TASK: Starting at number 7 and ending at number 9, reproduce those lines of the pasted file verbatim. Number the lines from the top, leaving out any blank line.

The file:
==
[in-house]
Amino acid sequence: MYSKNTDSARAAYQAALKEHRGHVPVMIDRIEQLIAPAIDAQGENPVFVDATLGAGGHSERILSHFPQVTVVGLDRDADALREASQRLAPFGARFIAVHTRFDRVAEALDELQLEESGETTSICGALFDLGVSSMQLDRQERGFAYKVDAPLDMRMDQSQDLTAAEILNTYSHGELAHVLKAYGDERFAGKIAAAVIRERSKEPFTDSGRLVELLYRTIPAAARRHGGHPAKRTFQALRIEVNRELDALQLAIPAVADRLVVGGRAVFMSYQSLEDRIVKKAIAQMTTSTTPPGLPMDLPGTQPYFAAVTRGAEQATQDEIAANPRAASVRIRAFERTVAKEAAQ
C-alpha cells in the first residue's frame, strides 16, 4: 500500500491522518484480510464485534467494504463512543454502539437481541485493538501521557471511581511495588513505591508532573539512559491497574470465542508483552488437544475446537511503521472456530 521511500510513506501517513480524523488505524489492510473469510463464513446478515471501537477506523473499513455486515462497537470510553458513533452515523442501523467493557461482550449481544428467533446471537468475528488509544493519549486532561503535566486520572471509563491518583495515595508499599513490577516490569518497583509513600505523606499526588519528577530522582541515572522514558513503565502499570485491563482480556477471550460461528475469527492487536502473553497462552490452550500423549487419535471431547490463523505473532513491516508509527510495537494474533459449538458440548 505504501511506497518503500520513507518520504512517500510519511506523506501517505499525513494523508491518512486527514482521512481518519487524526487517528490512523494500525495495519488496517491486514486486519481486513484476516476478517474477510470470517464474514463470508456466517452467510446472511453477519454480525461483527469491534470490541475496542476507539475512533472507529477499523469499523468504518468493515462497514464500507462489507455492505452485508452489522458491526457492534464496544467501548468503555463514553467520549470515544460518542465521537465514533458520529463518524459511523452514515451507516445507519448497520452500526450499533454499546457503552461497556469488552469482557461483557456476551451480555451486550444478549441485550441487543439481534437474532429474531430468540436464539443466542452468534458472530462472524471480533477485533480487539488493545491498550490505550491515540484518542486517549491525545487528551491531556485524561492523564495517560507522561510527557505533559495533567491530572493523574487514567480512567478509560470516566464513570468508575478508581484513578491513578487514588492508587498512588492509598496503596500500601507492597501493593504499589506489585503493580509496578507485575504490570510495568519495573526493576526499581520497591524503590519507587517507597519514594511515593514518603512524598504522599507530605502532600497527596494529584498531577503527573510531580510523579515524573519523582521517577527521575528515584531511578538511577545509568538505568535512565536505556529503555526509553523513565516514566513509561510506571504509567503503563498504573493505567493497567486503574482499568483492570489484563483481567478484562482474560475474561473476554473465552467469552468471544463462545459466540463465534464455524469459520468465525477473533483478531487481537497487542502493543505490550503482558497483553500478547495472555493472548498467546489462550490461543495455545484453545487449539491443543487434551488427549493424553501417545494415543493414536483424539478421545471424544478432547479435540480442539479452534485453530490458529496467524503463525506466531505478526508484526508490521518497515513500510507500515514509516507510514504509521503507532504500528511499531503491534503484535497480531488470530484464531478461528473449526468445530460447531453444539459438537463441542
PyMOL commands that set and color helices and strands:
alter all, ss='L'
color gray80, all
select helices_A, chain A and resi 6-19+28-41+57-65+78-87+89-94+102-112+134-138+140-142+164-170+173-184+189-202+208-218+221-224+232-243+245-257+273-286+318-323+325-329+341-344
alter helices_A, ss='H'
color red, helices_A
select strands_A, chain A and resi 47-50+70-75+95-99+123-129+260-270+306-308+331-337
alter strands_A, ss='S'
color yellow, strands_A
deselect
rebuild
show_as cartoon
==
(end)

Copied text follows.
select helices_A, chain A and resi 6-19+28-41+57-65+78-87+89-94+102-112+134-138+140-142+164-170+173-184+189-202+208-218+221-224+232-243+245-257+273-286+318-323+325-329+341-344
alter helices_A, ss='H'
color red, helices_A